Verbal de-escalation techniques can be quite powerful.
Table 1. Ten Principles of Verbal De-escalation.
Source: Janet Richmond, by permission of author.
Table 2. Useful Verbal Strategies in Verbal De-escalation.
Source: Janet Richmond, by permission of author.
Utilizing these principles, some experts believe that verbal de-escalation can often be accomplished in only a few minutes.
What if the agitation persists or worsens?
For those patients whose behavior continues to deteriorate or who refuse medication, a show of force is typically recommended.(12) This is often termed a “show of concern” instead of a “show of force,” in order to differentiate it from police action and emphasize the therapeutic nature of the intervention. A show of concern involves security forces in large numbers who are present outside the patient’s room, usually in plain view, in case forcible restraint is required. Oral medication is typically offered at this point.
Forced parenteral medications during such scenarios are often ordered by emergency clinicians. However, this decision is usually made with little forethought and does not often consider the patient’s ultimate disposition. Simply being on a psychiatric hold is not sufficient grounds for forcing medication or procedures, unless there is an emergent and overriding reason for doing so.1 Most patients who are at least intermittently directable will take oral medications if prompted to do so. Patients who refuse oral medications or who are violent should be administered IM medication.(25)
According to the latest expert consensus guidelines, the type of agitation should guide the choice of medication.(6) Agitation that is not psychiatric in origin should not be treated with antipsychotics. Hypoglycemia, hypoxia, infection, substance withdrawal and thyroid storm, for instance, should be treated with agents appropriate to these conditions.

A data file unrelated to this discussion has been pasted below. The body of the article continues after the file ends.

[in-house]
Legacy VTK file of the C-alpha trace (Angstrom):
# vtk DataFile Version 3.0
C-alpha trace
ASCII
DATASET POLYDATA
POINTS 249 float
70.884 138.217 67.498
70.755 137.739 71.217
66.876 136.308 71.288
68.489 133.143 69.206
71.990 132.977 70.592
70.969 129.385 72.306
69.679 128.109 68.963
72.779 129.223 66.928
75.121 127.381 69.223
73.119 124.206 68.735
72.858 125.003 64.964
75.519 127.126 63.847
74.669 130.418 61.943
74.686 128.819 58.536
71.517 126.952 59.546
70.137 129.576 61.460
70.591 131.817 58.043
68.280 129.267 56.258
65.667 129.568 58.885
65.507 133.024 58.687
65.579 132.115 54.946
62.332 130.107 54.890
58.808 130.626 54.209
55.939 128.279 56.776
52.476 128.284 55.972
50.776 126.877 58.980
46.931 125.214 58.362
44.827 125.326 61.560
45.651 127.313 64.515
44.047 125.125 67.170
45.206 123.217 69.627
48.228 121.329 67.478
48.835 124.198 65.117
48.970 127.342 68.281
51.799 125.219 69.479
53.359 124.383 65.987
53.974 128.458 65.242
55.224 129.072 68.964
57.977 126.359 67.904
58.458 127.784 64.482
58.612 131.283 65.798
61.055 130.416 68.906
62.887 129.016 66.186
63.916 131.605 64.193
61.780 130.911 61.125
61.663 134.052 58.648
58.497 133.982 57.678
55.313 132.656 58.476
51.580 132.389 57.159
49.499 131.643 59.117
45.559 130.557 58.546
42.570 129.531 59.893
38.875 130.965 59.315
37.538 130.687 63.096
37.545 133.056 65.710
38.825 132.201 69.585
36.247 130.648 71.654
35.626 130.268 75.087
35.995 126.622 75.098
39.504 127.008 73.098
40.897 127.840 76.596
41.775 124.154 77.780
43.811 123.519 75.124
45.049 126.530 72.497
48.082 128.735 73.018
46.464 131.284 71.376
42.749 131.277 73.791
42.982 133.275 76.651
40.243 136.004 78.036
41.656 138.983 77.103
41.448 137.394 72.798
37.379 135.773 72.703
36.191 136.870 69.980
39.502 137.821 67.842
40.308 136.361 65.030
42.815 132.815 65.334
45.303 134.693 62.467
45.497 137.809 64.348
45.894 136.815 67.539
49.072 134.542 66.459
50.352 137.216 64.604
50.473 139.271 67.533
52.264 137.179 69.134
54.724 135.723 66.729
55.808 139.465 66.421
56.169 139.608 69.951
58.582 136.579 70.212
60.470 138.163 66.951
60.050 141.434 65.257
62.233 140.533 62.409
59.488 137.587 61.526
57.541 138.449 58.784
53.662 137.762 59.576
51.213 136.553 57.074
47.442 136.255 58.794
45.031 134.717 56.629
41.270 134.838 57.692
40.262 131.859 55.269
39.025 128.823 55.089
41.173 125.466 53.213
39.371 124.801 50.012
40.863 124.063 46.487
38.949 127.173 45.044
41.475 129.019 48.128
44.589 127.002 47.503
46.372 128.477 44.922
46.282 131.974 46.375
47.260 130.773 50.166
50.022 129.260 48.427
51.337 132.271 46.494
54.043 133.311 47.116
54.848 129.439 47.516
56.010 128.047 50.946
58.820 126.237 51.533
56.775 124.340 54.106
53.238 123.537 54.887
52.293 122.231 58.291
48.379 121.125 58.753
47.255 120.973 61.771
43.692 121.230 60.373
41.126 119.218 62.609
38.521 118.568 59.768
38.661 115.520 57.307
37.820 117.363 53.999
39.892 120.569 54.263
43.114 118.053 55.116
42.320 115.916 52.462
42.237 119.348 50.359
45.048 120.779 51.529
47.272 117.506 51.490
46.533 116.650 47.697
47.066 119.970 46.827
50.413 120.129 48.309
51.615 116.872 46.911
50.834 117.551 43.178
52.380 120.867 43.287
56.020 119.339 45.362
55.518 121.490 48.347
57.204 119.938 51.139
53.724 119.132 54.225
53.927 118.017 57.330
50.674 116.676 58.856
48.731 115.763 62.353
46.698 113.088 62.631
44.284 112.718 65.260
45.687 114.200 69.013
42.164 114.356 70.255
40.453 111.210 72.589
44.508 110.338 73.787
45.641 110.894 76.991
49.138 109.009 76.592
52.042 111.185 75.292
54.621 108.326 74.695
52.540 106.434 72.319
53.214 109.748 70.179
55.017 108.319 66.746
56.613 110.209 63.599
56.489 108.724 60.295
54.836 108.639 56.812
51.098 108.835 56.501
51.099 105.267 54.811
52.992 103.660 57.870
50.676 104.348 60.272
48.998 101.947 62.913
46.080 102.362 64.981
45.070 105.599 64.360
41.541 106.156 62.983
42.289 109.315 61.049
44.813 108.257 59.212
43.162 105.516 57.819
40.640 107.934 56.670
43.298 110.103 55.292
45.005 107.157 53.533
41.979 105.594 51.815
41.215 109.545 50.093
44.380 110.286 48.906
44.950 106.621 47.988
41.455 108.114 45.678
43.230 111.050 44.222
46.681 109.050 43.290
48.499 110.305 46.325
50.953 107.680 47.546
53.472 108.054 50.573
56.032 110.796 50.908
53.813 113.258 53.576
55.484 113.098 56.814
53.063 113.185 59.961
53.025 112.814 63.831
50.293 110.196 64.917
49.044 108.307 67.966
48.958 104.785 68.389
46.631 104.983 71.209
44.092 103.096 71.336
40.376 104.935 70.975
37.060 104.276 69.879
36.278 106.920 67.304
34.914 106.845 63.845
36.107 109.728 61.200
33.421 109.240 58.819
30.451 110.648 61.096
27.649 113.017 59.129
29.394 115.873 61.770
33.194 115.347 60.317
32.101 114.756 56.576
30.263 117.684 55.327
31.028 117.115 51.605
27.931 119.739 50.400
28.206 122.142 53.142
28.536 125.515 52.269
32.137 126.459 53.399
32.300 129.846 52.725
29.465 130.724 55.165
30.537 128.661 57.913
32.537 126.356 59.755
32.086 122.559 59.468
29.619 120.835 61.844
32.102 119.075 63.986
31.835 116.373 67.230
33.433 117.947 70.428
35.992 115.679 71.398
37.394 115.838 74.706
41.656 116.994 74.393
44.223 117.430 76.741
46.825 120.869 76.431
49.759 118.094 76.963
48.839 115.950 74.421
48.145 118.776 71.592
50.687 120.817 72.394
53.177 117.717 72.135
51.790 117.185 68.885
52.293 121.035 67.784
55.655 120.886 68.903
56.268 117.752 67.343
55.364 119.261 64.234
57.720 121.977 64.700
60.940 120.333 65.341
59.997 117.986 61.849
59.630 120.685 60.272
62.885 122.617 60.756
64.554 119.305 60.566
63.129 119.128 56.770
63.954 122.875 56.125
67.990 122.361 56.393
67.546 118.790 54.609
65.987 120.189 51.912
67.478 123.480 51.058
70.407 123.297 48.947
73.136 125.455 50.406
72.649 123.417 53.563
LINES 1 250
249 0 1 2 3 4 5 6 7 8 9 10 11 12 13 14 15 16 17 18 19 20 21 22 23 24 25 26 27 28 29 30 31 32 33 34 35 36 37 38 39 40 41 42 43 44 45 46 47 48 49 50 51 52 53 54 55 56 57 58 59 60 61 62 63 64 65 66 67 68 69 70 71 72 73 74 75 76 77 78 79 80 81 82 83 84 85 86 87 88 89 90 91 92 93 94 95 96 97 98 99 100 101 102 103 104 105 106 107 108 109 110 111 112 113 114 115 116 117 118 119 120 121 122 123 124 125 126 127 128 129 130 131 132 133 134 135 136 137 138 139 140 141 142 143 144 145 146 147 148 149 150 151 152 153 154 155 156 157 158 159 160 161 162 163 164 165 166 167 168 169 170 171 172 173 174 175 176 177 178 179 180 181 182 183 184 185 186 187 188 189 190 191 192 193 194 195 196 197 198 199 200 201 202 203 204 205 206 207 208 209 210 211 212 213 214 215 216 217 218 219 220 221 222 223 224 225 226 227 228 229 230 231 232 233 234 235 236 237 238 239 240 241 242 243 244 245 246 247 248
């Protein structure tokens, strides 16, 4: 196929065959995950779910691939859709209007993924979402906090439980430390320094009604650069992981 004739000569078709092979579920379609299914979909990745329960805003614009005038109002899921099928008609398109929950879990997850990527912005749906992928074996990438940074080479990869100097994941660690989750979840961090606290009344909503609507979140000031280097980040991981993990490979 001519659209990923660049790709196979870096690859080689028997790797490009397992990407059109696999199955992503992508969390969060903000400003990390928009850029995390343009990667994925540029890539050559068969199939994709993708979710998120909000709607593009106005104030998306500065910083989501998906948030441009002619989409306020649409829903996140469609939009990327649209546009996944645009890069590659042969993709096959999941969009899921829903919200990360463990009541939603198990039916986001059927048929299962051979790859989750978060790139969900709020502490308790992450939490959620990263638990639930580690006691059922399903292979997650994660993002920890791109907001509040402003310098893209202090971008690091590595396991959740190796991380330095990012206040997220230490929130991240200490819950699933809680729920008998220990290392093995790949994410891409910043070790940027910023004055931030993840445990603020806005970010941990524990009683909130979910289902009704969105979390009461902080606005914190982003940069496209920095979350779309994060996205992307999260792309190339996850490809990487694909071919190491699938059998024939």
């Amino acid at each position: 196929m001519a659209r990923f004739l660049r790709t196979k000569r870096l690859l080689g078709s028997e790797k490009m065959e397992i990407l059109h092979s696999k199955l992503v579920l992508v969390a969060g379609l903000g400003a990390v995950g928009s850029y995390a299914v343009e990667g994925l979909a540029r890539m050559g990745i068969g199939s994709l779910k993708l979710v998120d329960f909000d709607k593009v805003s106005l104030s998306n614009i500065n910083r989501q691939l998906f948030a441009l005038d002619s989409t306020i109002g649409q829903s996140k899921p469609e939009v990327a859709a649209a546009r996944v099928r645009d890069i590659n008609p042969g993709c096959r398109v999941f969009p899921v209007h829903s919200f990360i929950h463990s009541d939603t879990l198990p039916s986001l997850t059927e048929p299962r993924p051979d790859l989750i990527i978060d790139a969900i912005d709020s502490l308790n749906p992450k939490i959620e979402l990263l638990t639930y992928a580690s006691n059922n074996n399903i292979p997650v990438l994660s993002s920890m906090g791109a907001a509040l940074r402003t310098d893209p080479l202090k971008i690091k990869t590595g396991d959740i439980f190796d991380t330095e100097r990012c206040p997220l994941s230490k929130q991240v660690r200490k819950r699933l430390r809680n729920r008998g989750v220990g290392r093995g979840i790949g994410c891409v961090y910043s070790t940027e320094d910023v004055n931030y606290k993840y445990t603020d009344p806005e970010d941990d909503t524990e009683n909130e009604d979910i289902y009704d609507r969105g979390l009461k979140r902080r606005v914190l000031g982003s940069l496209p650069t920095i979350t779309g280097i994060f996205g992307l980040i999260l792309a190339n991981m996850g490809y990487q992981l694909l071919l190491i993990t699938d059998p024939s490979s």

Agitation that is not psychiatric in origin should not be treated with antipsychotics.
If a patient’s behavior continues to deteriorate, physical restraints may be needed but should be considered as a last resort. Restraints should be used sparingly with minimal force.(21)
What if I must administer medication? Is haloperidol really the best medicine?
Although there a number of different options for pharmacologic treatment of agitation, haloperidol + ativan is the most common antipsychotic combination prescribed in the United States.(3) Haloperidol is a butyrophenone with primary activity at the dopamine 2 (D2) receptor and little activity at other receptor types. According to latest expert consensus guidelines, haloperidol is now second-line for treating agitation of most types (except in patients with alcohol-intoxication) for the following reasons: it carries a black-box warning about use in treating dementia-related psychosis; it lengthens QT intervals, and so is not FDA-approved for IV use; it has a high association with dystonic or other extrapyramidal reactions because it acts at the D2 receptor, located primarily in the basal ganglia; and patients may feel dysphoric after use.(22)(23)(25)(26)
If haloperidol is administered by clinicians, it should be given with an adjunctive medication to reduce side effects. In the largest study of haloperidol in the emergency department, Battaglia and colleagues (1997) randomized 98 psychotic agitated patients in five U.S. emergency departments to either IM lorazepam 2 mg, IM haloperidol 5 mg, or both in combination.(27) Although all patients had a significant reduction in agitation, reduction was more rapid in patients receiving the combination of haloperidol + lorazepam. In addition, the number of extrapyramidal symptoms, defined as dystonia, hypertonia or tremor, was less than in patients receiving haloperidol alone. The authors therefore concluded that if haloperidol is given, it should be prescribed with lorazepam, since the combination is more effective and has a lower risk of side effects.
Given both the side effects of haloperidol and the need for administration with adjunctive medications, recent expert guidelines therefore recommend second-generation antipsychotics. These agents have a more complex pharmacological profile, but are preferred in most clinical scenarios not involving alcohol intoxication (see Figure 1)(6):
Figure 1. American Association for Emergency Psychiatry Expert Consensus Guidelines on the Pharmacologic Treatment of Agitation.
Source: Michael P. Wilson, by permission of author.
Why give these medications orally? Have these “experts” ever been in an emergency department?